We started off from our motel at Woodland Washington and got onto Interstate 5.
Right from the beginning there was a sense of the fabulous beauty we would find once we arrived in the mountains.
The Native Americans of the Pacific Northwest viewed the mountains as Gods who provided the abundance of life and which also had rivalries between each other. Upon arriving among them it is understandable that they would be regarded as deities. With no television or news, no radio or sounds other than that of nature, their presence is overwhelming and awe inspiring. If you listen you can hear them speak.
The expanse of the wilderness
Most of the day was gray and drizzling. Some times the ran stopped, but it rarely cleared. We stopped at three Mt. St. Helens information locations on the way to the top. Each had day by day measurements and representations of what the mountain was experiencing the days preceding the eruption on May 18th 1980 and the catastrophic results that ensued as well as current seismographic readings and information about the possibility of future eruptions.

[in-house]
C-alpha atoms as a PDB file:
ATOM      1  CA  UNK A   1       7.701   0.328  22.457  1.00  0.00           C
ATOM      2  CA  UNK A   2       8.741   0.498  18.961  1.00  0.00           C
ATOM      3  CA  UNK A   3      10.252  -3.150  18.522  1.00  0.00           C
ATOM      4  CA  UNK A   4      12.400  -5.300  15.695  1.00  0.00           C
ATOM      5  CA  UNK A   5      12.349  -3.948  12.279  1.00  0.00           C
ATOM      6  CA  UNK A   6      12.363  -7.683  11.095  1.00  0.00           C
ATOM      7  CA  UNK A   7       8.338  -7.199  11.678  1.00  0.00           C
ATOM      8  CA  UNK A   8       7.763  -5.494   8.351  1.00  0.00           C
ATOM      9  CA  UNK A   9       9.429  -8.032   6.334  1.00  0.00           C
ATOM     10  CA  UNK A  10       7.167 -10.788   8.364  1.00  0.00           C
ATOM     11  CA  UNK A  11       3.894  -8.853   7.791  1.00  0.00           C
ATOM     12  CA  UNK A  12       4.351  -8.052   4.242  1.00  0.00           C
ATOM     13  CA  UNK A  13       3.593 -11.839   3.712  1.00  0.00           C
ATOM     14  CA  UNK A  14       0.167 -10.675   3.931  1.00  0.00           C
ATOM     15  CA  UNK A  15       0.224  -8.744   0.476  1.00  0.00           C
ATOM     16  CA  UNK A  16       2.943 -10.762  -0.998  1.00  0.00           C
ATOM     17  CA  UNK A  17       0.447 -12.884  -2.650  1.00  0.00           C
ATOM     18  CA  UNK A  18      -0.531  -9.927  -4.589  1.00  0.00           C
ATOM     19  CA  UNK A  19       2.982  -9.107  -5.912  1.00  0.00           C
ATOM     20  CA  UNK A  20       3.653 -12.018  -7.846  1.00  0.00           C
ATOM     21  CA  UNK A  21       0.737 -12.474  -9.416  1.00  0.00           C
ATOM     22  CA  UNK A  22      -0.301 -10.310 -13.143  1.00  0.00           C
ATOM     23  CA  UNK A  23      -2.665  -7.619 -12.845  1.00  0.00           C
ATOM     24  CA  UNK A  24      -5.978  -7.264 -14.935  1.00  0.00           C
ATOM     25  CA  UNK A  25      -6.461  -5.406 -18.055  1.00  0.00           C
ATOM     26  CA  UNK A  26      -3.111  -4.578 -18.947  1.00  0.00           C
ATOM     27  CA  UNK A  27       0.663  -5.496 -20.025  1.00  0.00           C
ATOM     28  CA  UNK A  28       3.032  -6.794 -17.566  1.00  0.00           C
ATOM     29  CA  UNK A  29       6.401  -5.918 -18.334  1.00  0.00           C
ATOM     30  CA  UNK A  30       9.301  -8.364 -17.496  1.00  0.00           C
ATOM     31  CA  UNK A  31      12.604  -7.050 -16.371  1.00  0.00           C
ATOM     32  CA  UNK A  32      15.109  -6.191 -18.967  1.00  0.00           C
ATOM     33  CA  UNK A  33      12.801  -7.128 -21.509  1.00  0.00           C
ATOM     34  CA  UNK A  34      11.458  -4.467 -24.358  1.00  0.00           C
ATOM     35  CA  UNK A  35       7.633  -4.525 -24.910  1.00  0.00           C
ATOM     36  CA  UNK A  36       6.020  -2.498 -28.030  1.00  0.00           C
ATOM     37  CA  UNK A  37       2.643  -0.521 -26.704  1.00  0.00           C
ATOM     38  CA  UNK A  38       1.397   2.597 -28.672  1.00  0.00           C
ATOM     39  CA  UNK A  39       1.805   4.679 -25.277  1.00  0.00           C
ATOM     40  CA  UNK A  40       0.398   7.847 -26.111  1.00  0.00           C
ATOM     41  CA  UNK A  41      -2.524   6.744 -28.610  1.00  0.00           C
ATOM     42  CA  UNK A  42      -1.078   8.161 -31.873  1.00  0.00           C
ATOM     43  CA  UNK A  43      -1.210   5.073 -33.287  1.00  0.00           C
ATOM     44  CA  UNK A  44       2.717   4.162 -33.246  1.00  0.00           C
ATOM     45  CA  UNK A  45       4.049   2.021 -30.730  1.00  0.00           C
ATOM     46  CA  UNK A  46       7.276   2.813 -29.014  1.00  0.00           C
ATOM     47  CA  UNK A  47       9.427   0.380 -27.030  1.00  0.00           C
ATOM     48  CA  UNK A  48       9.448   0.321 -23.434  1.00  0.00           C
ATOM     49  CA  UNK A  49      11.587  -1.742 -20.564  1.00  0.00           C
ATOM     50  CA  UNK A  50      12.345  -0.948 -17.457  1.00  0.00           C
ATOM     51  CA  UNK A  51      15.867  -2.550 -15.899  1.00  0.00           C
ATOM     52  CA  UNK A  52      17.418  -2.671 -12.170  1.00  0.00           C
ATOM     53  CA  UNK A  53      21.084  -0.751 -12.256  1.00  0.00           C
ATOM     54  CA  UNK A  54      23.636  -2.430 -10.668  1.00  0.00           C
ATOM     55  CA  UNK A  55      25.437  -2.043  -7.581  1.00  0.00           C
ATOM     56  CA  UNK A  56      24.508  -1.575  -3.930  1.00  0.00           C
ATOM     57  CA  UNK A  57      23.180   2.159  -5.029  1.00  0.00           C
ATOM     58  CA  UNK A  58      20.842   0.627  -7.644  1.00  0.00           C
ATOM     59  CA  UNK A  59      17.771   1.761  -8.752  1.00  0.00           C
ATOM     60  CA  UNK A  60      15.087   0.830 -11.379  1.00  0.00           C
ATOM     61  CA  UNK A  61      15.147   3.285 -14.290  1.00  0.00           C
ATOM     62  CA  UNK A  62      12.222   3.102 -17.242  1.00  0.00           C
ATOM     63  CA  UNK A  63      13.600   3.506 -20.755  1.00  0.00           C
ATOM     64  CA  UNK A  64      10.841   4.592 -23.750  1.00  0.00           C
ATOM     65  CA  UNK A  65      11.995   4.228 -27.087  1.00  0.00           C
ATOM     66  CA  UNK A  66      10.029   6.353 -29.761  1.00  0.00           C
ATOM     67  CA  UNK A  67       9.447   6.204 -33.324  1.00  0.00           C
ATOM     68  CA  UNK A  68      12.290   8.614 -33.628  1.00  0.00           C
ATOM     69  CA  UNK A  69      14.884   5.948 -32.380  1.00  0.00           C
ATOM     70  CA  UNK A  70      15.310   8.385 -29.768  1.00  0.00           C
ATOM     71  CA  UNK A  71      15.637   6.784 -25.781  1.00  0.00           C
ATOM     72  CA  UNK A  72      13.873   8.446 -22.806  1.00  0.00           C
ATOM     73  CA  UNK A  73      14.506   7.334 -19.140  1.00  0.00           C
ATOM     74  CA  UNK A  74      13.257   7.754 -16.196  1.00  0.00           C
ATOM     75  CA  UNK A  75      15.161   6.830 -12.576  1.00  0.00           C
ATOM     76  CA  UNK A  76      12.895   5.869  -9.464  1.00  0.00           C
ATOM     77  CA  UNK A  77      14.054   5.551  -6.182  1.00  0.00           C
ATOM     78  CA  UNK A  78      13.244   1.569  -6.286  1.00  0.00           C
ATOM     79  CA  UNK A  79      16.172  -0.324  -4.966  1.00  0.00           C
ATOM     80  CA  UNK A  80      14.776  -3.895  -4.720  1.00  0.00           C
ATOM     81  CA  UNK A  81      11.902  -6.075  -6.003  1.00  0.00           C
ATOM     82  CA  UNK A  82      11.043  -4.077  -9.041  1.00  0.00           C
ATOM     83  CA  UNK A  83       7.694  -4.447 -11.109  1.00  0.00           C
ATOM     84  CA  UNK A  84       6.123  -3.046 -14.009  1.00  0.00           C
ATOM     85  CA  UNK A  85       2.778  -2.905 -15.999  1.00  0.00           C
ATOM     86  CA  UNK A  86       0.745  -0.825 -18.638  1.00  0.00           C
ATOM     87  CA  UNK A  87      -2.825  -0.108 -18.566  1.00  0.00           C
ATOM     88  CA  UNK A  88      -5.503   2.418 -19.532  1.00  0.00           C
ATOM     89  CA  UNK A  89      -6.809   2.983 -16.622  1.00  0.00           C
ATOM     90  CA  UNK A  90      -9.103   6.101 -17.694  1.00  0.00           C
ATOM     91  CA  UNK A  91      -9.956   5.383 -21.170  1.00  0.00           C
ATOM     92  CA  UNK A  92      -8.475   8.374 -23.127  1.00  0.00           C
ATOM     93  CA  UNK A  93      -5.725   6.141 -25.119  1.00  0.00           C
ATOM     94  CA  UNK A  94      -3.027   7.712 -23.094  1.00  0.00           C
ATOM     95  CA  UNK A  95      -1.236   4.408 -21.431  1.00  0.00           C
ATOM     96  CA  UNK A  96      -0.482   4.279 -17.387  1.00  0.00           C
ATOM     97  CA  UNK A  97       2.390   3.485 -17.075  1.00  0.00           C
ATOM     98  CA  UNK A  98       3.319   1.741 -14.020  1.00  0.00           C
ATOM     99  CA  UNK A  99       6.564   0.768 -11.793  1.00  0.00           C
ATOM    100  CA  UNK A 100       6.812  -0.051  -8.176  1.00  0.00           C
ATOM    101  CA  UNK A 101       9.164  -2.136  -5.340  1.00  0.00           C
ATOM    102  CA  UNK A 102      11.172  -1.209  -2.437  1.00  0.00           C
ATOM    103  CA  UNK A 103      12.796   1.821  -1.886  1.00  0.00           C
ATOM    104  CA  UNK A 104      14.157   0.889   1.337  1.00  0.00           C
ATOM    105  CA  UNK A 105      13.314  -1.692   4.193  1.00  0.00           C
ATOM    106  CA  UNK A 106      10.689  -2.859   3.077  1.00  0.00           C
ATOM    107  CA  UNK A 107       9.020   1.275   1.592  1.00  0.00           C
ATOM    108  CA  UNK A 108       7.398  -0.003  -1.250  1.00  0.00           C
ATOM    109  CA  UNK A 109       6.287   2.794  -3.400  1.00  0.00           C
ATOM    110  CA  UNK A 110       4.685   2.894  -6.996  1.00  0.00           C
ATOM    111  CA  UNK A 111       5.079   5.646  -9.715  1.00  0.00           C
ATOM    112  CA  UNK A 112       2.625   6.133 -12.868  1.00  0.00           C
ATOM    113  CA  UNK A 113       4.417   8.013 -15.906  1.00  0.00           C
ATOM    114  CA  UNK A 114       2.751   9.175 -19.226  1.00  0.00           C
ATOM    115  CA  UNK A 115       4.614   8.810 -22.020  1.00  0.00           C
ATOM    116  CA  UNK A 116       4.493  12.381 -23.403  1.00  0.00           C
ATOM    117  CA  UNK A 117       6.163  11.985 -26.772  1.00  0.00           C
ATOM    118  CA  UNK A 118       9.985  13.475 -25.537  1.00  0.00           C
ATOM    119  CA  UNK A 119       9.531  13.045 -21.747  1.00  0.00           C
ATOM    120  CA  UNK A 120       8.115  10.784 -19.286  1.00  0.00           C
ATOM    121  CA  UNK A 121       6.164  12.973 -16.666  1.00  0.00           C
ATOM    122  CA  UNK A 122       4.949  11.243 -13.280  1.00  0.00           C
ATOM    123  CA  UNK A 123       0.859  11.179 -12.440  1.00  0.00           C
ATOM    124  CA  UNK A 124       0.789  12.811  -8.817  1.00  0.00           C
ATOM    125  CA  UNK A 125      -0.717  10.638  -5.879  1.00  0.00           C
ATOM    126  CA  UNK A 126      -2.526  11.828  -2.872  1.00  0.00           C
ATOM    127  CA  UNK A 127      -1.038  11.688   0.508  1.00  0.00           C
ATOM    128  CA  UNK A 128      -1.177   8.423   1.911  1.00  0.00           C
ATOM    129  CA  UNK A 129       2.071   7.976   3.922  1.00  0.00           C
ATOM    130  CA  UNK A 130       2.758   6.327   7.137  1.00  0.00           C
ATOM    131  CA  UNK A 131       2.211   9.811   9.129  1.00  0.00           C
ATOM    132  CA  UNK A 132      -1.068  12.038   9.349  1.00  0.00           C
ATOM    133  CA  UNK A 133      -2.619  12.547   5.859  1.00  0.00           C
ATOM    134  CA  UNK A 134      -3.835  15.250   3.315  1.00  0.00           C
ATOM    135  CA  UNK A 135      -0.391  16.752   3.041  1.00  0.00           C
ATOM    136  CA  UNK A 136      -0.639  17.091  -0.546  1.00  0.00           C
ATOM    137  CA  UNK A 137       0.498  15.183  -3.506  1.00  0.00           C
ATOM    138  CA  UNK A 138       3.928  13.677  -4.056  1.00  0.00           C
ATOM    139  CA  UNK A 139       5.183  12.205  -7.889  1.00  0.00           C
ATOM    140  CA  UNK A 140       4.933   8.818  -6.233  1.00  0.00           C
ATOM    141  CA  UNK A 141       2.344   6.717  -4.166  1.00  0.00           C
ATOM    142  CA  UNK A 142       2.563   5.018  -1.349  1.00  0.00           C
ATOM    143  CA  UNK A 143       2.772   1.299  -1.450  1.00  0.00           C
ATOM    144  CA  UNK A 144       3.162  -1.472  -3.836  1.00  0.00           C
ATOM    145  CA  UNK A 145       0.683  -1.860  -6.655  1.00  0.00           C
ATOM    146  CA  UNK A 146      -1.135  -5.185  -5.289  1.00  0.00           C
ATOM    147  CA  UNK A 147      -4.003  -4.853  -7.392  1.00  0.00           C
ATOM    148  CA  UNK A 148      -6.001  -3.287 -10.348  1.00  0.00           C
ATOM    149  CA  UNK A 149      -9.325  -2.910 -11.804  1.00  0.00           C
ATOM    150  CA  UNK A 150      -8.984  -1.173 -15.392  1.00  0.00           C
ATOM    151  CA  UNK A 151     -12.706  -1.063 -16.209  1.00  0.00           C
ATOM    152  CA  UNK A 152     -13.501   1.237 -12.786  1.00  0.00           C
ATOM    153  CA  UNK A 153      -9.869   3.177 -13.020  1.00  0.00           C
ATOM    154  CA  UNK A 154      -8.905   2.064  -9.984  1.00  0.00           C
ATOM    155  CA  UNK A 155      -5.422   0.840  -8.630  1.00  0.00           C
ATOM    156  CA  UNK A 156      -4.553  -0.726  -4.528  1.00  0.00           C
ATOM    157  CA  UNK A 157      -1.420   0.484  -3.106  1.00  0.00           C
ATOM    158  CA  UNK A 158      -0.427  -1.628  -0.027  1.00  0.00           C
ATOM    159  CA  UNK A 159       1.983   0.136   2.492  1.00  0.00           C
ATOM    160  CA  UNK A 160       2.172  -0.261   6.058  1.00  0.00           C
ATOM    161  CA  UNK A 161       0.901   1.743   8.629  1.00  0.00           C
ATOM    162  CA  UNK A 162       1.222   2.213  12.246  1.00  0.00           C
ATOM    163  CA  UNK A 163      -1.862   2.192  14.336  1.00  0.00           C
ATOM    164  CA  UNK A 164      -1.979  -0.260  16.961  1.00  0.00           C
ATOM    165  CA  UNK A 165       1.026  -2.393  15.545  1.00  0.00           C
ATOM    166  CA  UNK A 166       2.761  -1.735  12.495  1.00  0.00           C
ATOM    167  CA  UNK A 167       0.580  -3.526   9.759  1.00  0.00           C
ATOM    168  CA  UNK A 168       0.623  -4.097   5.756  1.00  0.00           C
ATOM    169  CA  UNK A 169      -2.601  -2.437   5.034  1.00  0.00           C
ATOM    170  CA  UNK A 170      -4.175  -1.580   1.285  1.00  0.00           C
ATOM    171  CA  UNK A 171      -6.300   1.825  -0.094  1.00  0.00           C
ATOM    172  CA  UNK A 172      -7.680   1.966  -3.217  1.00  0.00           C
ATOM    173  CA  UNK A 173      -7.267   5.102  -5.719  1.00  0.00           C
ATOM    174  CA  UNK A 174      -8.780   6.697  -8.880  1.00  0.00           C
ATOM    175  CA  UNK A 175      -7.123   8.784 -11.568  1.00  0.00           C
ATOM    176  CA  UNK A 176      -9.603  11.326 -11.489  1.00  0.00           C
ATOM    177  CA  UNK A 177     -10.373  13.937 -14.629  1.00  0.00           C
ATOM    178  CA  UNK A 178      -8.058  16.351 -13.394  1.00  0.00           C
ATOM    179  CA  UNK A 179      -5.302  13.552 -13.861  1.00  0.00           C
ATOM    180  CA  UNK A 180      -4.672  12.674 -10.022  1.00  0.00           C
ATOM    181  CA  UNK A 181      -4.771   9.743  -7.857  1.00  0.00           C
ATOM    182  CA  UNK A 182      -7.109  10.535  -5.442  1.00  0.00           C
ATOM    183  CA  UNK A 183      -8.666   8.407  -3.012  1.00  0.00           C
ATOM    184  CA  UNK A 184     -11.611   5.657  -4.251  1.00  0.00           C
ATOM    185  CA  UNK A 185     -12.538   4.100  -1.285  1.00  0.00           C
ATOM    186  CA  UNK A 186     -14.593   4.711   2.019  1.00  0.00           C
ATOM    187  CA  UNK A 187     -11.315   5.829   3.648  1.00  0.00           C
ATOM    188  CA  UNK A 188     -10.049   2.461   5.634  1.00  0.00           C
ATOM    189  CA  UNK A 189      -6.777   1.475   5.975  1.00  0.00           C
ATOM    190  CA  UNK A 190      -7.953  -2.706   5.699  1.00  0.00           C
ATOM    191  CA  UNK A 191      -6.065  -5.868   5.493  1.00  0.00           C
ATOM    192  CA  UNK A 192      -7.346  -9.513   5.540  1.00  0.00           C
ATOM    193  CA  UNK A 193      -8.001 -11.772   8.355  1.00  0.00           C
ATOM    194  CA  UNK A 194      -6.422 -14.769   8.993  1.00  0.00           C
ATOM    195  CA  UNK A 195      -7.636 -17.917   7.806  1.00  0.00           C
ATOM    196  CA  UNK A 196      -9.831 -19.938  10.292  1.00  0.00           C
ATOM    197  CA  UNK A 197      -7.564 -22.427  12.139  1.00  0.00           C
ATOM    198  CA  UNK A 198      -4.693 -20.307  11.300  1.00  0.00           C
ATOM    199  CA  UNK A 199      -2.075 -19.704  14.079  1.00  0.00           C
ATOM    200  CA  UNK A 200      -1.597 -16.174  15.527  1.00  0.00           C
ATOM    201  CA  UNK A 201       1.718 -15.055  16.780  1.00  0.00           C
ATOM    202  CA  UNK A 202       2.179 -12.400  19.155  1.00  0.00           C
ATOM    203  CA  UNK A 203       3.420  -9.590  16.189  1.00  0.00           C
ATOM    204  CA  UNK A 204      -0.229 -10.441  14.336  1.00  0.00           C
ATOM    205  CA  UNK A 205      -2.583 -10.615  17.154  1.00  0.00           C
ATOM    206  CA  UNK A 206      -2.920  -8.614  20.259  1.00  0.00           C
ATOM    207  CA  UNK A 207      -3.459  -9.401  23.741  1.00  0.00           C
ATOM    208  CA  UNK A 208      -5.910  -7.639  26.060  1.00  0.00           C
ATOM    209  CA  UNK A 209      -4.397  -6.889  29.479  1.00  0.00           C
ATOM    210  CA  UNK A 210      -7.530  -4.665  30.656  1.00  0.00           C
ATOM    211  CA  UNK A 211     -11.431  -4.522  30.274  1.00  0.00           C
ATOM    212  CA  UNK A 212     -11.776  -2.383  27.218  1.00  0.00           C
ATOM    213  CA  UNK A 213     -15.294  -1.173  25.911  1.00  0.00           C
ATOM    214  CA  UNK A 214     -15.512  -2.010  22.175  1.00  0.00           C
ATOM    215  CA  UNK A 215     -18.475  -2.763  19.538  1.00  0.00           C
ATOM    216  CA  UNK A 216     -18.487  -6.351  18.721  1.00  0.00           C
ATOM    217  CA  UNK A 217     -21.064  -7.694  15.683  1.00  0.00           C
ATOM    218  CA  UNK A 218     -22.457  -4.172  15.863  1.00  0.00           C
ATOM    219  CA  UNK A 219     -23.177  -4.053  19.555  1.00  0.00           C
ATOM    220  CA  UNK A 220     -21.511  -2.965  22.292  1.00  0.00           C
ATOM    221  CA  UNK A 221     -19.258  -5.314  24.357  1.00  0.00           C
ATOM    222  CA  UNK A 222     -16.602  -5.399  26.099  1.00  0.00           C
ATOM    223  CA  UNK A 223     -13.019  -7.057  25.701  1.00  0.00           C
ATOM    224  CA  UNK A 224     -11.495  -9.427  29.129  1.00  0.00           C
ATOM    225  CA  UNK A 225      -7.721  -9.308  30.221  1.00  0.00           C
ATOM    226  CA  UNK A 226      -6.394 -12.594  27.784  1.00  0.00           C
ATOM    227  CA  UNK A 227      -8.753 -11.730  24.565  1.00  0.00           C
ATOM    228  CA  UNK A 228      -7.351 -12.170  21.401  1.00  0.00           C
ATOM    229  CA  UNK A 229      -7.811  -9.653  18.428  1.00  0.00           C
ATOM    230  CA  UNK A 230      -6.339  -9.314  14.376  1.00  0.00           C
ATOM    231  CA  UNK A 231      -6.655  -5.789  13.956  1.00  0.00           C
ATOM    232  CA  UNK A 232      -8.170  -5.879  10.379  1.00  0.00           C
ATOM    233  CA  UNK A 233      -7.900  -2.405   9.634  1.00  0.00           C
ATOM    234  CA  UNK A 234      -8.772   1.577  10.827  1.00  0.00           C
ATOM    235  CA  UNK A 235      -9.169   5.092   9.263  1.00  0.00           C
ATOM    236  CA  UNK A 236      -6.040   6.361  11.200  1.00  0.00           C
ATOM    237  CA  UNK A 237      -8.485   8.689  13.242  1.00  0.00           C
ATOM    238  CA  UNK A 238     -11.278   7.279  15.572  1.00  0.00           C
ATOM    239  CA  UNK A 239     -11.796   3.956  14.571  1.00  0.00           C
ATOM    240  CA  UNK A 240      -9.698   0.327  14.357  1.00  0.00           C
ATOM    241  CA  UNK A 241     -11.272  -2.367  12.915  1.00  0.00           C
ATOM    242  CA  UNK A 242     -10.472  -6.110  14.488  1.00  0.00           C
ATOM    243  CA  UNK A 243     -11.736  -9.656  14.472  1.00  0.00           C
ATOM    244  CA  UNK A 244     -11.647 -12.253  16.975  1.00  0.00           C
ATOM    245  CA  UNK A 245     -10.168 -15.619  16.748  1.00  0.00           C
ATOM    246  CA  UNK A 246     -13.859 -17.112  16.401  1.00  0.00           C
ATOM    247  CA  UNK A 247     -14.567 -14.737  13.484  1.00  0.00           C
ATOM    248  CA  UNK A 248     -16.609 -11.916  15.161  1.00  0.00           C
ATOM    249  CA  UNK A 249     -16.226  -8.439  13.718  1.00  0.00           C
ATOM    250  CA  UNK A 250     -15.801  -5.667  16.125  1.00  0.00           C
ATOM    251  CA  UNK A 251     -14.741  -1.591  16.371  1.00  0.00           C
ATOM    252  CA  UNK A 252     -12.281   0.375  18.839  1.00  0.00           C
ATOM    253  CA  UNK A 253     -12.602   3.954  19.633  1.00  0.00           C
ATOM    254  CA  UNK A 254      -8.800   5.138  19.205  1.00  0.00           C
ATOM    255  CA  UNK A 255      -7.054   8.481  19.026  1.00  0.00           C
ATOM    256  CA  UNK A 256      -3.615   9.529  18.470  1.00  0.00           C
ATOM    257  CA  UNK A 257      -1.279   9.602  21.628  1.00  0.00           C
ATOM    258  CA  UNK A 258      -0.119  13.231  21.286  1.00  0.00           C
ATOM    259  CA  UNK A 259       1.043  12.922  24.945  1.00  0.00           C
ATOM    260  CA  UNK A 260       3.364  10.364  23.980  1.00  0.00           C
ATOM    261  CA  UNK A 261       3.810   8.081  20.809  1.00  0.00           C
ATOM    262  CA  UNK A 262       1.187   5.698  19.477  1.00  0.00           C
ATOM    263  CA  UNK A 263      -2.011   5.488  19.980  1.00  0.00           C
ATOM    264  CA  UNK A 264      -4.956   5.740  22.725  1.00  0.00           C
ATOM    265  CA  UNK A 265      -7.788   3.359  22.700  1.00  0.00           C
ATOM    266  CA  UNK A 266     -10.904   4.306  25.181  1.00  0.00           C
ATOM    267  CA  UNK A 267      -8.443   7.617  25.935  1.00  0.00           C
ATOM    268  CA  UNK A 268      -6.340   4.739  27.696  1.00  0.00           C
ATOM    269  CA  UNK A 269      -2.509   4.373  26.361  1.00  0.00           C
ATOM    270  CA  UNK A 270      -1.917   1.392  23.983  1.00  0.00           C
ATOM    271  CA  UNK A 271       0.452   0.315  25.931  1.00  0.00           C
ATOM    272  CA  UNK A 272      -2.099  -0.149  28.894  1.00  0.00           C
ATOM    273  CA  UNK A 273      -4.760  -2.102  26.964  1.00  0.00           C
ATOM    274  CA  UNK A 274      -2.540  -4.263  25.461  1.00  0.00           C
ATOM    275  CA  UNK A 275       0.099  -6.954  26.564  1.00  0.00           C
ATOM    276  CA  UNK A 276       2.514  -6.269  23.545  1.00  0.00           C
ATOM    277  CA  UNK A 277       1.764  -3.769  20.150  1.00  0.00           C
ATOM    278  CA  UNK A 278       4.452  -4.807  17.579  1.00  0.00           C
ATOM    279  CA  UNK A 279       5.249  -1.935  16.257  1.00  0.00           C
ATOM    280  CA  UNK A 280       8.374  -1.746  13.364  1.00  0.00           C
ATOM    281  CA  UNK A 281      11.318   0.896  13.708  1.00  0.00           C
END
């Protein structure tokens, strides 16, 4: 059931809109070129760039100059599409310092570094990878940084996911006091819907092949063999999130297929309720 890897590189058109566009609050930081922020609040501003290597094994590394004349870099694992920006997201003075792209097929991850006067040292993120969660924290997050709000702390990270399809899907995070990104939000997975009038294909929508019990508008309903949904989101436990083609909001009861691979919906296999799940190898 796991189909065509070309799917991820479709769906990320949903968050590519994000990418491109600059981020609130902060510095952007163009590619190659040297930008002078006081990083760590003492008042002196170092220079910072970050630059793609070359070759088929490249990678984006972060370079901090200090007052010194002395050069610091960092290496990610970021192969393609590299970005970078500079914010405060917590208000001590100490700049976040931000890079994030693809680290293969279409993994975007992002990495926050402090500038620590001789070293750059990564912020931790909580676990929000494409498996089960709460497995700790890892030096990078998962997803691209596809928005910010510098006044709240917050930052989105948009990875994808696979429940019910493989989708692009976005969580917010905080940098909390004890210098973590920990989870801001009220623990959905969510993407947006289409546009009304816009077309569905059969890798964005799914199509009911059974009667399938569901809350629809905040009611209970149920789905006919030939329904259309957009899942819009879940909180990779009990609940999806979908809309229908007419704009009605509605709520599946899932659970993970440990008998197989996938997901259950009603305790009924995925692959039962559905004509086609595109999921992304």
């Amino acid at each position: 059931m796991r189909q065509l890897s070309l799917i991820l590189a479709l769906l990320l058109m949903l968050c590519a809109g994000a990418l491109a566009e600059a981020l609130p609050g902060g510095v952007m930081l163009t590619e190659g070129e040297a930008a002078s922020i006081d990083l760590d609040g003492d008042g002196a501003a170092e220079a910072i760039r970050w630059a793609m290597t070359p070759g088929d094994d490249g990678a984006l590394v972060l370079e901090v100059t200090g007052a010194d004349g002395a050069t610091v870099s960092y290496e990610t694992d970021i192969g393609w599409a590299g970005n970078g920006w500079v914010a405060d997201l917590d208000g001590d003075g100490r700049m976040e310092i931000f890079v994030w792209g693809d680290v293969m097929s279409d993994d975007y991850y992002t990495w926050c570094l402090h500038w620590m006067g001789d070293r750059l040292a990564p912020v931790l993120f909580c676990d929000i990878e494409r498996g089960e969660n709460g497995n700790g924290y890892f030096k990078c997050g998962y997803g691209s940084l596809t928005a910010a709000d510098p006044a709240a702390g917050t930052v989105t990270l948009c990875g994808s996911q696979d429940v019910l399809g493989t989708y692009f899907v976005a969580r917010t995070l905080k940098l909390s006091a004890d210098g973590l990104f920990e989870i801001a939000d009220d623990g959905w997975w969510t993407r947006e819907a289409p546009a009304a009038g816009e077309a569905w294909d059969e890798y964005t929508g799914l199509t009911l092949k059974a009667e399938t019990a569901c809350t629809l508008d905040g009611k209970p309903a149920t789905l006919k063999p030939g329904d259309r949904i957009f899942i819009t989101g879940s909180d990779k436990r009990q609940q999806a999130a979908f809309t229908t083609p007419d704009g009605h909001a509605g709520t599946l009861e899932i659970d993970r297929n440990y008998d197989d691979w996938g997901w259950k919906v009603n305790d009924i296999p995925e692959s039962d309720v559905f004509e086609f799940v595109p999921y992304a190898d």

In the observatory there is a theatre and a film is shown periodically throughout each day that documents the days leading up to the eruption. Behind the screen there is a window and curtains that are opened after the film to allow the audience to look out and see Mt. St. Helens in the distance framed in the window. Because of the rain and low clouds we did not have this opportunity.
This photograph was taken in back of the observatory overlooking the valley and mountain ranges in the distance. Despite the clouds it was beautiful and awe inspiring.
Text and photographs Copyright by David H. Roche 2006